Bitcoin security is getting more and more attention these days, partially fuelled by media reports of hacking and theft, but also by more of us waking up to the idea that bitcoin is not just a payment mechanism. It is also an investment*, and investments need a different treatment than digital currencies bought for transaction purposes. Xapo is even developing a system that will allow you to store your bitcoins in outer space. Assuming that the satellite is recoverable, that removes any concern about jurisdictional risk, and highlights the importance of contemplating the worst case scenario. For anyone bullish on the potential value of the digital currency, the value and usefulness of cold storage, earth-bound or not, is becoming more obvious.

(*I am not recommending bitcoin as an investment. It is illiquid and risky, and you should form your own opinion before buying for investment purposes.)

What is an HD wallet?

While researching bitcoin wallets, I kept coming across the letters “HD”, which I at first thought might be the initials of the inventor. But no, they stand for “hierarchical deterministic”, and represent a pretty cool innovation that has made wallets even more practical. So, let’s try and put those two words with lots of syllables into plain language.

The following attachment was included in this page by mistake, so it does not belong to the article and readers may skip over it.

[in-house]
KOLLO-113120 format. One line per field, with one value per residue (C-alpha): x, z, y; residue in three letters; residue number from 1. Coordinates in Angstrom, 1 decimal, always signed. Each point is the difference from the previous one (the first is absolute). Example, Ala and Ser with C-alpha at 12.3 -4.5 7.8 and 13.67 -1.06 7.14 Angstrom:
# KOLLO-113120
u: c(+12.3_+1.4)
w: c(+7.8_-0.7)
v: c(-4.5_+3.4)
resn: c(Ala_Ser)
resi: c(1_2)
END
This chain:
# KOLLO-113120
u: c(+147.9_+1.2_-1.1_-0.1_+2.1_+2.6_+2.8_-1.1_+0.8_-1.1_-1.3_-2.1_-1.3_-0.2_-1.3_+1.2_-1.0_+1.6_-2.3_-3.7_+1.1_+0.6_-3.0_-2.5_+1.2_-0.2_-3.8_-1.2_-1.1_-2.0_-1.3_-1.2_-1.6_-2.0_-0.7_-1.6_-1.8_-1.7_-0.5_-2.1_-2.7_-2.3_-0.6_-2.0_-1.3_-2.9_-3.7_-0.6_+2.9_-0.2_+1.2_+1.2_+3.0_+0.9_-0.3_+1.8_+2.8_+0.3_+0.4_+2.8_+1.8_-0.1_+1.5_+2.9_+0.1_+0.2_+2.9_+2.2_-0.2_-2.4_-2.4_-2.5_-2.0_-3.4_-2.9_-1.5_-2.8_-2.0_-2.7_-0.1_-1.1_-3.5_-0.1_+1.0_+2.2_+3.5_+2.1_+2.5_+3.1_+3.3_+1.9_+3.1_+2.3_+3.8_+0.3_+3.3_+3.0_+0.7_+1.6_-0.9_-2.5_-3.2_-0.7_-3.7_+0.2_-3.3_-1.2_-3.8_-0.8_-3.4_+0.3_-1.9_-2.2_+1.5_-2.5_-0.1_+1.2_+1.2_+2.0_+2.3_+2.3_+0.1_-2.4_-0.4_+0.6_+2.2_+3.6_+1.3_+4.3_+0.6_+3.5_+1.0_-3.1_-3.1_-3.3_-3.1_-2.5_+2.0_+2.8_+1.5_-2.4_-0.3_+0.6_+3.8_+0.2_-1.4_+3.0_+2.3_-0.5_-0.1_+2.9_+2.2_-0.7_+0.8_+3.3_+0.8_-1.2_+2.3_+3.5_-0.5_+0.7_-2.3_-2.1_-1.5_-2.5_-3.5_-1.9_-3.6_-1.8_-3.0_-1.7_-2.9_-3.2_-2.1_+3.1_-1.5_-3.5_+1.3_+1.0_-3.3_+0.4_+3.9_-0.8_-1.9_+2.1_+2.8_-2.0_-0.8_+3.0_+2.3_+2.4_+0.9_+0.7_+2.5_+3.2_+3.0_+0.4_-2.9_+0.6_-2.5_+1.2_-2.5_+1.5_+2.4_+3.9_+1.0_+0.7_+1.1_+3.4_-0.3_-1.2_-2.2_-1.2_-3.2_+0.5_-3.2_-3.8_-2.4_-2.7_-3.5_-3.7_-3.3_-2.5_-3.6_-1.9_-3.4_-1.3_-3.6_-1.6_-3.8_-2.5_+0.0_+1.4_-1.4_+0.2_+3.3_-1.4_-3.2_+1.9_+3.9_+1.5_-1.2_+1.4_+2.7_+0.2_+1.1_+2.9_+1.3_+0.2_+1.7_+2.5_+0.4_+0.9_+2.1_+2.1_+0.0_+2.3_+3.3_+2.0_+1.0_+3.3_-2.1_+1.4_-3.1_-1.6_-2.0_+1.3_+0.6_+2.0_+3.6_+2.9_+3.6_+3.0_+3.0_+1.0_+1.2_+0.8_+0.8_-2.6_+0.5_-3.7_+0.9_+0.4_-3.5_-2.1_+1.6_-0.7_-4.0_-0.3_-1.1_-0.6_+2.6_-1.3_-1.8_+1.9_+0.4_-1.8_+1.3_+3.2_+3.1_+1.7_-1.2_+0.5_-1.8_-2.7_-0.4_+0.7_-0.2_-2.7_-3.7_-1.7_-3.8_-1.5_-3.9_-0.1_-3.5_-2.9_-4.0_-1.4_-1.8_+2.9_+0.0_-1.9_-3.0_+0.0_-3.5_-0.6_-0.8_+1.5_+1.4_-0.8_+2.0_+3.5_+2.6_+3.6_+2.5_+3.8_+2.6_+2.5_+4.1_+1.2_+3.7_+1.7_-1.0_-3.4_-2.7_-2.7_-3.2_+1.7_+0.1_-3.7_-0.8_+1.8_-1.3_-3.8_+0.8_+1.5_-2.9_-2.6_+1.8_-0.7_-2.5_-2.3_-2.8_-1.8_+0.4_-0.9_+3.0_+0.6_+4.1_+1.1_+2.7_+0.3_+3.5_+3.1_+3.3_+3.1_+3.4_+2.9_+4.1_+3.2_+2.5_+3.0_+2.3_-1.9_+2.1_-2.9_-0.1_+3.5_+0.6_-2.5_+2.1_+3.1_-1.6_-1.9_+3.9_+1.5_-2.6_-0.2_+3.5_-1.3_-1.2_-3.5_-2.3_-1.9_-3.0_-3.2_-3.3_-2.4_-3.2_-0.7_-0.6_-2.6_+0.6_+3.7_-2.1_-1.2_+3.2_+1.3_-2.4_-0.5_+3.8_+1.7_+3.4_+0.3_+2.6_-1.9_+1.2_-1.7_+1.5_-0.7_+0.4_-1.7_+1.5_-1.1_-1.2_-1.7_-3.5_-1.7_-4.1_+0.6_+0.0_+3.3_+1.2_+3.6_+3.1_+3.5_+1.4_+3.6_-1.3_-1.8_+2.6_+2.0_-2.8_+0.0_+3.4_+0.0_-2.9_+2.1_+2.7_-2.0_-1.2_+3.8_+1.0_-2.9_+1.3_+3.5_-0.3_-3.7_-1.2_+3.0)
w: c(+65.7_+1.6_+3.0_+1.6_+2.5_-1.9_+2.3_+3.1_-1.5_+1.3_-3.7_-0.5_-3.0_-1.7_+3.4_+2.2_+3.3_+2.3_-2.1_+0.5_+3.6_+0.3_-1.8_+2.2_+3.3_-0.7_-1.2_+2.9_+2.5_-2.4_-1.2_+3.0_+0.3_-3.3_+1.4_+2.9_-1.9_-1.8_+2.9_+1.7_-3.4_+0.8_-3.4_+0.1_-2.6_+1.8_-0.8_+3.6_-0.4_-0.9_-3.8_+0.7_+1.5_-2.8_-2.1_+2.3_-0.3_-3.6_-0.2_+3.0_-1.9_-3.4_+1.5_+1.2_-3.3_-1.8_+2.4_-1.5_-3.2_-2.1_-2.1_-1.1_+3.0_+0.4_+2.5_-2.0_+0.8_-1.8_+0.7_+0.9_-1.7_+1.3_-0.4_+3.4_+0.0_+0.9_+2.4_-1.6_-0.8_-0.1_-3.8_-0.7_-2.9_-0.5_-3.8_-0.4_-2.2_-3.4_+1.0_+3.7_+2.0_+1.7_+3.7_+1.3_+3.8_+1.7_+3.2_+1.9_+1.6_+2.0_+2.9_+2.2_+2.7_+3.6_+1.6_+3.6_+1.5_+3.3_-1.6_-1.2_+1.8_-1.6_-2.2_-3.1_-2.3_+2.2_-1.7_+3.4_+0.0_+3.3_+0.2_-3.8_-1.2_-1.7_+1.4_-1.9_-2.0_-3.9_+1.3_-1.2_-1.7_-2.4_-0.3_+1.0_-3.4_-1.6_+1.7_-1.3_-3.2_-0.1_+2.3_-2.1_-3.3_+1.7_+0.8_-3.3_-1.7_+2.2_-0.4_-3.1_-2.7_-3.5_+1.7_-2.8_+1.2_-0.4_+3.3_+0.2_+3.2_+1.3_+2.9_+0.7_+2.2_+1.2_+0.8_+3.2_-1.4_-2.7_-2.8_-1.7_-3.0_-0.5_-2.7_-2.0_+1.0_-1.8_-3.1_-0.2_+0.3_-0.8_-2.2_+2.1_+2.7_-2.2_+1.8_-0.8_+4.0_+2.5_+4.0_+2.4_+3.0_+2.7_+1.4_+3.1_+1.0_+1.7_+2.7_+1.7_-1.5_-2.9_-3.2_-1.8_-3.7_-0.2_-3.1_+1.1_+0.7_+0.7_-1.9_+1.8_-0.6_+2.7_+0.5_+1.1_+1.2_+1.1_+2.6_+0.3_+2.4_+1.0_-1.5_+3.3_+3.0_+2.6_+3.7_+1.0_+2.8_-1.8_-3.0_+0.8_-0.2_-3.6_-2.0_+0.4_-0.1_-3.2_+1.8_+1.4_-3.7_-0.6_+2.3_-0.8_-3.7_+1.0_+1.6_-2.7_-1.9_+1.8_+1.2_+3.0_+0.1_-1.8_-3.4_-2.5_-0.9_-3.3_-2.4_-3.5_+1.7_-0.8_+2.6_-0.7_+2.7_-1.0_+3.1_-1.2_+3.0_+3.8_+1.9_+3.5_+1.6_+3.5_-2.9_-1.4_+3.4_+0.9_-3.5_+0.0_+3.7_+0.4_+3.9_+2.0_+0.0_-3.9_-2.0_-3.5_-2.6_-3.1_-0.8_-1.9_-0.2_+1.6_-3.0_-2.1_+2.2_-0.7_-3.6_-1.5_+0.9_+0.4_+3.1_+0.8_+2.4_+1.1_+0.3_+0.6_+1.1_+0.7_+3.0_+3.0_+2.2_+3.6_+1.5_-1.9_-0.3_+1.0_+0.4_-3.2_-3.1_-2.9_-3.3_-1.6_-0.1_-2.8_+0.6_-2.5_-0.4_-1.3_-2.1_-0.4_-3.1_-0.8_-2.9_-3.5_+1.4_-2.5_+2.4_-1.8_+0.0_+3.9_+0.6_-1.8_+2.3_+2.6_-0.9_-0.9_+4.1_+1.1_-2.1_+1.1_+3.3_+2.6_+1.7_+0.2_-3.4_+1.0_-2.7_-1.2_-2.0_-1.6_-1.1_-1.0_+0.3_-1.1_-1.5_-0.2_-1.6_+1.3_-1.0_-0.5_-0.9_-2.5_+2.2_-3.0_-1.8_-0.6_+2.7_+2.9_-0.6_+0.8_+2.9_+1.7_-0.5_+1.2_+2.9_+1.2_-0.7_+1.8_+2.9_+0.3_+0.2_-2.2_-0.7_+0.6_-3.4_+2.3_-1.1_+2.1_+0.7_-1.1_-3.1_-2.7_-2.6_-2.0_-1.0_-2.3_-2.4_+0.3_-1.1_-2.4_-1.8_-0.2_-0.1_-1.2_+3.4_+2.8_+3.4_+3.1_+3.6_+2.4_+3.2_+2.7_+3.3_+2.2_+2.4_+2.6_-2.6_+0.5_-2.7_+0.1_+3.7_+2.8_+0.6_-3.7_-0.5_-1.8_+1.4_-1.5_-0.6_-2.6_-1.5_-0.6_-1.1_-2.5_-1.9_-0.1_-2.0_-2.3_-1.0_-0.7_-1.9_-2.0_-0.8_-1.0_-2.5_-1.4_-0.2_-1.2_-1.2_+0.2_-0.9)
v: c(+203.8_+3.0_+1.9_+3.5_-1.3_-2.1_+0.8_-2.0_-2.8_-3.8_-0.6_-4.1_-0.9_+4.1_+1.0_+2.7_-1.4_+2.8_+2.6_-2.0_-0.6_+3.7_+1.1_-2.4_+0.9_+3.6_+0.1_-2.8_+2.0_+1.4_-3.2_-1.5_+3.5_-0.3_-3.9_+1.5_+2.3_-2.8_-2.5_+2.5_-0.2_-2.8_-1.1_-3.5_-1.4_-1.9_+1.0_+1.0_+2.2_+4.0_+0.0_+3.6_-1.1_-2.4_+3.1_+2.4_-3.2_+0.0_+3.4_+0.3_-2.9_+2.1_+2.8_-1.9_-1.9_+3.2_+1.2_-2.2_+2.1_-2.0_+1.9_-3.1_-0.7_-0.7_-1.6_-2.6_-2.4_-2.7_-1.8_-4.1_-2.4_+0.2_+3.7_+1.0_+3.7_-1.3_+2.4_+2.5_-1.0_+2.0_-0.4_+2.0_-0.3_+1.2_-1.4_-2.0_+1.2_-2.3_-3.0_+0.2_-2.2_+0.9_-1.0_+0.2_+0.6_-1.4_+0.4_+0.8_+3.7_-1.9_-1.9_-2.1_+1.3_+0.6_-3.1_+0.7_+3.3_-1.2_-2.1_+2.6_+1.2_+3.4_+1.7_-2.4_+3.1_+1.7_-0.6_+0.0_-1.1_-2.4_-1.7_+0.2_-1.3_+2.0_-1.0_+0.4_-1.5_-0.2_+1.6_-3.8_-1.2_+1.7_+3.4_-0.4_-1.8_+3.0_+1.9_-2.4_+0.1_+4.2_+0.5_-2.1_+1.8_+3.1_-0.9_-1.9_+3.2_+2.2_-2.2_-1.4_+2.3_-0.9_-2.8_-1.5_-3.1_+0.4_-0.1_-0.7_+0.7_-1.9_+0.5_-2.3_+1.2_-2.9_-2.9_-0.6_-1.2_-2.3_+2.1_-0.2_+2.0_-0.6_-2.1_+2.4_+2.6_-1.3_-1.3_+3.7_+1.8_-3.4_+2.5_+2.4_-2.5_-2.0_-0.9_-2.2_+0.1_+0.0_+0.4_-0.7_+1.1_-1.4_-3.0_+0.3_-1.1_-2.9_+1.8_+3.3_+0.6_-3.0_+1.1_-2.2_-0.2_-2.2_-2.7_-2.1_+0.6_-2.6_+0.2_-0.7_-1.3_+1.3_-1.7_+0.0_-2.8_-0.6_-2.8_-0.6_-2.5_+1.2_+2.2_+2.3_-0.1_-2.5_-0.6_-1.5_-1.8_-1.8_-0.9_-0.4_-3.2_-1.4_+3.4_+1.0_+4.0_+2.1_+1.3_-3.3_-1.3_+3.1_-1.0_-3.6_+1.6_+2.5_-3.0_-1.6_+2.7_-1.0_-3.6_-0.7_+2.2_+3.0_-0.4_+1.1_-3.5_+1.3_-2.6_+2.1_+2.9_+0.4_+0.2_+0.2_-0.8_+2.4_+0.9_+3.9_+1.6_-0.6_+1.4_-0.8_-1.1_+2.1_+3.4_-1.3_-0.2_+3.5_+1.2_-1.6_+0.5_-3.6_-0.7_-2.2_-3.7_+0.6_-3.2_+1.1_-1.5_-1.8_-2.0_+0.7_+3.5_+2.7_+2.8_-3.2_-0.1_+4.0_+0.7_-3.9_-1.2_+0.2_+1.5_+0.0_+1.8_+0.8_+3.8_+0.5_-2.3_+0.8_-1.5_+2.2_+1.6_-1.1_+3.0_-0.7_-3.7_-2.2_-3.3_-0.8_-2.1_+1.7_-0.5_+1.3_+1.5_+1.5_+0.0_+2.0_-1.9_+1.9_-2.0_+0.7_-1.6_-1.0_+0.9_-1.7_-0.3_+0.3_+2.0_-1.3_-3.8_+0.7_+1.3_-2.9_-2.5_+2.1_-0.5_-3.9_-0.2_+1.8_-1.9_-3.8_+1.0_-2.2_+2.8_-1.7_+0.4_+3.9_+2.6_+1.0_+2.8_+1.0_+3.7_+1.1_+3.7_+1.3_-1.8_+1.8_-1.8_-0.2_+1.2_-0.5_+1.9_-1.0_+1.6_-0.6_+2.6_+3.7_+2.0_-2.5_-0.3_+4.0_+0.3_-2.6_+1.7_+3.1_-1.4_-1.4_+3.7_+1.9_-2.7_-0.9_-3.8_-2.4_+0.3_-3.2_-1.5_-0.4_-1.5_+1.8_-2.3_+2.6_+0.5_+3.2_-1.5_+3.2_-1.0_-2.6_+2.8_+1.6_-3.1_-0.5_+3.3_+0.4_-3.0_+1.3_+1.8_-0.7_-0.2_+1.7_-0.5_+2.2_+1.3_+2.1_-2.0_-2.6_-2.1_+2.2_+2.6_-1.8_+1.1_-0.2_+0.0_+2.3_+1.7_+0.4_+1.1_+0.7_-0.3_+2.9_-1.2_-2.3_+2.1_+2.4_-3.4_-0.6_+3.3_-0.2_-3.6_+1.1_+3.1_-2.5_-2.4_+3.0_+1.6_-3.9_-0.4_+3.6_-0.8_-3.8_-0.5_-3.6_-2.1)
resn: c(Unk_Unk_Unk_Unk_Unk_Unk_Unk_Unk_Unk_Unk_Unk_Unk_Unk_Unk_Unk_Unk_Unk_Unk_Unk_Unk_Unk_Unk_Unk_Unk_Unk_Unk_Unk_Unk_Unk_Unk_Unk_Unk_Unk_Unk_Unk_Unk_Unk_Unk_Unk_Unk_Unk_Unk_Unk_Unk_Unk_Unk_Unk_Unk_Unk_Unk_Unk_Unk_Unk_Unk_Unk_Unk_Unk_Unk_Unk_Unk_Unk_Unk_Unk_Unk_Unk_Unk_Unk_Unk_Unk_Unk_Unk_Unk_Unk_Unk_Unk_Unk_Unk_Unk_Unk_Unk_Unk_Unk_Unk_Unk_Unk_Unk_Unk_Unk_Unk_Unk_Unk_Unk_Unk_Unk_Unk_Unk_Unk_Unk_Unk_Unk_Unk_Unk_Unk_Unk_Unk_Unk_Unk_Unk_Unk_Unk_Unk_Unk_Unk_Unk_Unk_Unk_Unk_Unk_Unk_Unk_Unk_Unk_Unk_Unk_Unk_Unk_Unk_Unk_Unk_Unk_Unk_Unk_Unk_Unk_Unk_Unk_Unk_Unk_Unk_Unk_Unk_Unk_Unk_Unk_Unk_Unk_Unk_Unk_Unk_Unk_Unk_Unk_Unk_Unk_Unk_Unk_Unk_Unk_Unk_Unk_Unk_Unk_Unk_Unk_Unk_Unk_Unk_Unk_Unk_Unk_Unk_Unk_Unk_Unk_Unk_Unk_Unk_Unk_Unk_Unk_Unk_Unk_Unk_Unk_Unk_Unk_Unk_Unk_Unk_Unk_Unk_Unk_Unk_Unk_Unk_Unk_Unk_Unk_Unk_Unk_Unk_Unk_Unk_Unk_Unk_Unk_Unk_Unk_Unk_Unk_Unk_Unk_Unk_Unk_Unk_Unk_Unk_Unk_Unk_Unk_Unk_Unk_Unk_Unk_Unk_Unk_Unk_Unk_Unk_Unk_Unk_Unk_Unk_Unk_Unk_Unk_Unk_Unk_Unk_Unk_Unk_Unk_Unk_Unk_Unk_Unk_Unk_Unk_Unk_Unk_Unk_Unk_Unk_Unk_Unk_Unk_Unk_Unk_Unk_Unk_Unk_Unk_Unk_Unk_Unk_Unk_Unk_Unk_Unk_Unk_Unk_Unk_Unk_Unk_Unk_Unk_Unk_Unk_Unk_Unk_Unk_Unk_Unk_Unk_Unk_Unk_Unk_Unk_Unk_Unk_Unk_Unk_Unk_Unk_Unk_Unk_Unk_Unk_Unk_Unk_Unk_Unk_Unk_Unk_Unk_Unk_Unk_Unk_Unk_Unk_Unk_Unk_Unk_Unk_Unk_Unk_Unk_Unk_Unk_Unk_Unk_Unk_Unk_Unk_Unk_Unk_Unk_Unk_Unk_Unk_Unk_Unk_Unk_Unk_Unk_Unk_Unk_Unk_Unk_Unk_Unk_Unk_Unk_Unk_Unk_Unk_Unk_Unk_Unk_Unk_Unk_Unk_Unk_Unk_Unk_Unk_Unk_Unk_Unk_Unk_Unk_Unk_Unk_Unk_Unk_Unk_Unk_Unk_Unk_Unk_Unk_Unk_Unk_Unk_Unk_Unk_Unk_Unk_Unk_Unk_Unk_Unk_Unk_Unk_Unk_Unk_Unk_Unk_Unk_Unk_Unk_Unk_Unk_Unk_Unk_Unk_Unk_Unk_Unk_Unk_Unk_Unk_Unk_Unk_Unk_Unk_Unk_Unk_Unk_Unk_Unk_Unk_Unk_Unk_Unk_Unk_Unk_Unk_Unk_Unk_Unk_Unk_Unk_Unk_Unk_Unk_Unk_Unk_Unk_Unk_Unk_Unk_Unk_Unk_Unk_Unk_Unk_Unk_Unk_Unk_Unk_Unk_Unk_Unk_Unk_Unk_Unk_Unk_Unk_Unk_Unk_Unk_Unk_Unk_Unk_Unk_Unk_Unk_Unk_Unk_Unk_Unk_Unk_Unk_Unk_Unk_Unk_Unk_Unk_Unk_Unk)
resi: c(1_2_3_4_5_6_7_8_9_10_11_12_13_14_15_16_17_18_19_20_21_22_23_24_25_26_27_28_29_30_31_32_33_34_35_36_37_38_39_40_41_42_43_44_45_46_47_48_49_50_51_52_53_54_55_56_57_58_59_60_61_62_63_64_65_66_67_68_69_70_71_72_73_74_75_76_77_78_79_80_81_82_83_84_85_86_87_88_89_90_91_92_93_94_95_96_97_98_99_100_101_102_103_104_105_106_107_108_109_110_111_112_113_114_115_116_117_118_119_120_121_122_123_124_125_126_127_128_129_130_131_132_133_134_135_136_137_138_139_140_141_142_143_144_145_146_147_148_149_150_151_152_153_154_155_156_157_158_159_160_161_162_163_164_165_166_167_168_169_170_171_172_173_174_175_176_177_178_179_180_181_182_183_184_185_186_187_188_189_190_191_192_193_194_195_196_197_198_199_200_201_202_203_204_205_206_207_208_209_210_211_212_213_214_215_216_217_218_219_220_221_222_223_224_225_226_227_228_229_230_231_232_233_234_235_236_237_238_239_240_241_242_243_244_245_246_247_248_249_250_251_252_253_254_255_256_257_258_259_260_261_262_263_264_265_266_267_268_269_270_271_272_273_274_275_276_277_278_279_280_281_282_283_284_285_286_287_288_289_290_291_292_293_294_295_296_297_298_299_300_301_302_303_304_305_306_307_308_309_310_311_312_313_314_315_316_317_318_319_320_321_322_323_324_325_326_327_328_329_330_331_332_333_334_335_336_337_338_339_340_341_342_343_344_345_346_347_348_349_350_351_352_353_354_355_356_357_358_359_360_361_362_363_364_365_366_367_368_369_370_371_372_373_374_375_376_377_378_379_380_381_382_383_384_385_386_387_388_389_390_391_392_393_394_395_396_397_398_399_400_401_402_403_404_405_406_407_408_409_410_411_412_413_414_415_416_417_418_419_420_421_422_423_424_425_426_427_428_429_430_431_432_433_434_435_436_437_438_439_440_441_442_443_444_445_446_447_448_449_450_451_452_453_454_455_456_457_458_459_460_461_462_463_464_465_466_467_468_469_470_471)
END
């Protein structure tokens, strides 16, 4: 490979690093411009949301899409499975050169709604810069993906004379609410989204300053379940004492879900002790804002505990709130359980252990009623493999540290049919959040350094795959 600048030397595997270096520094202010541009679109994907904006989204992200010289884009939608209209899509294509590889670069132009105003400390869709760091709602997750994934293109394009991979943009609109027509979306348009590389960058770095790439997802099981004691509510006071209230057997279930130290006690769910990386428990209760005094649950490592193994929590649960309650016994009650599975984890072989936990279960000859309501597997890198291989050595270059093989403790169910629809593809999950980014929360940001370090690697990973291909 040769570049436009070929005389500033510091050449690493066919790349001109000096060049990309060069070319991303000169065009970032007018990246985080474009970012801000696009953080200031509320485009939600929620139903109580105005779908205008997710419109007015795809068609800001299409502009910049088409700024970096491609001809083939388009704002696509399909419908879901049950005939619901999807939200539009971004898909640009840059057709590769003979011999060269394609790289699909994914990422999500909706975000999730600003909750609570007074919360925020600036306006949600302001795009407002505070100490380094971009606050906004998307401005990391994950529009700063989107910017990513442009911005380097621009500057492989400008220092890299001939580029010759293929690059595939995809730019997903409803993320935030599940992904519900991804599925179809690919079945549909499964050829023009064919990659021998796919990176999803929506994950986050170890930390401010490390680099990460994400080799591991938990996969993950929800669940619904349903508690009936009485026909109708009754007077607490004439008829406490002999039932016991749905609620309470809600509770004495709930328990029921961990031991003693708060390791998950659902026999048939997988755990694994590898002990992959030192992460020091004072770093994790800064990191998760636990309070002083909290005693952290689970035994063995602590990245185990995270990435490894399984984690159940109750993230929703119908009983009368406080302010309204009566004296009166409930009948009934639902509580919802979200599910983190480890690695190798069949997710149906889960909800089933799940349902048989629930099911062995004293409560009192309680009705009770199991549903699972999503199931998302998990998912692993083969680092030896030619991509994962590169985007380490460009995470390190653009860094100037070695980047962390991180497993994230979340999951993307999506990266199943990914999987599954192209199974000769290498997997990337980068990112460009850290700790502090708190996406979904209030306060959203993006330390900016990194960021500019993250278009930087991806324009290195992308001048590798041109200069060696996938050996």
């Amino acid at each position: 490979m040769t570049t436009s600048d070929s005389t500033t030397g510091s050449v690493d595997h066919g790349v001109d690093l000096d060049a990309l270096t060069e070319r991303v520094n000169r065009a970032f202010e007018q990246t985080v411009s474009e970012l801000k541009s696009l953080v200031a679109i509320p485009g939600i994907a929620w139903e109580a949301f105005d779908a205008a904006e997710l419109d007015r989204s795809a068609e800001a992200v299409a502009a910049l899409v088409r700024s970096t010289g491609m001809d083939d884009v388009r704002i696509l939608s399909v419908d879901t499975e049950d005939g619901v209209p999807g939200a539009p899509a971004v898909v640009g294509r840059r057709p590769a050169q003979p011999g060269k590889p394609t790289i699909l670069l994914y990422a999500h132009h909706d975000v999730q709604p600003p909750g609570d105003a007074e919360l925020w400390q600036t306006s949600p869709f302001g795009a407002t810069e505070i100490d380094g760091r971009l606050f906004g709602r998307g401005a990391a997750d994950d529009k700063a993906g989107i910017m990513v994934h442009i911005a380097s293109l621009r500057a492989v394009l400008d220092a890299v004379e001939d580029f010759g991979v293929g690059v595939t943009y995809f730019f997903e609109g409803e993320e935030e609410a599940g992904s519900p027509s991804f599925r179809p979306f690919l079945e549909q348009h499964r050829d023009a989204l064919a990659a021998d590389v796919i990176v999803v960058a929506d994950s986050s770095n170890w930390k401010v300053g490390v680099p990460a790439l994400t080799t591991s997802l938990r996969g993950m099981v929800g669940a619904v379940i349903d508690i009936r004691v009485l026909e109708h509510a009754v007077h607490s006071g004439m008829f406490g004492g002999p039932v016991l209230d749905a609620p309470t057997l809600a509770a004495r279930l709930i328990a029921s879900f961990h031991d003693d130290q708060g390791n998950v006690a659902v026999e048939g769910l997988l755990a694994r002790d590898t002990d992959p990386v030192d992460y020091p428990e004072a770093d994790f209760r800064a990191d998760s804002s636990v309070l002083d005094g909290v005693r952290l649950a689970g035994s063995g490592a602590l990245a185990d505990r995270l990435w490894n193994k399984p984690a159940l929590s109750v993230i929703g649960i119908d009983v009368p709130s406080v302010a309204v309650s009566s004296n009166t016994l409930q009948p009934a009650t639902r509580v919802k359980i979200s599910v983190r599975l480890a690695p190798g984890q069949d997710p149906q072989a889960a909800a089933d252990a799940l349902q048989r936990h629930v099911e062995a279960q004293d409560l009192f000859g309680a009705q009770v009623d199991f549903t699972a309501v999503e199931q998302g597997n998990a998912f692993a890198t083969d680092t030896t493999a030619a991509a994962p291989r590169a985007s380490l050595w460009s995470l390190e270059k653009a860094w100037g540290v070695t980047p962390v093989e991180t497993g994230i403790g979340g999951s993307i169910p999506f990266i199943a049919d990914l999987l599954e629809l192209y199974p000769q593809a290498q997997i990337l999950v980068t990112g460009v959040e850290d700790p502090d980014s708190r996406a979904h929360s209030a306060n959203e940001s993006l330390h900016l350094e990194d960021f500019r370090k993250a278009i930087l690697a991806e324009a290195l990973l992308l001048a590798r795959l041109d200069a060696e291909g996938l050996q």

by Gabriel Santiago for Unsplash - HD wallets are a bit like trees, in that one "seed" can create many "branches" (=addresses)
by Gabriel Santiago for Unsplash – HD wallets are a bit like trees, in that one “seed” can create many “branches” (=addresses)

Old-style bitcoin wallets generate addresses and keys randomly. Random generation is obviously much more secure than user generation (given that users can be quite lazy or uncreative: “password” is still the most popular password). And new addresses are automatically generated when needed, which is convenient. But it also presents complications.

Wallets that transact frequently will have many associated addresses, since for privacy reasons some users prefer each bitcoin they purchase, or receive in exchange for a service, to have a separate address. Also, each transaction generates a “change address”: if I have three bitcoins at one address and want to spend two, I can’t just spend part of that address’ bitcoins, I have to spend the whole lot. So, I send all three and one automatically gets returned as change, to a new, automatically-generated address. Frequent transactors generate a lot of change addresses.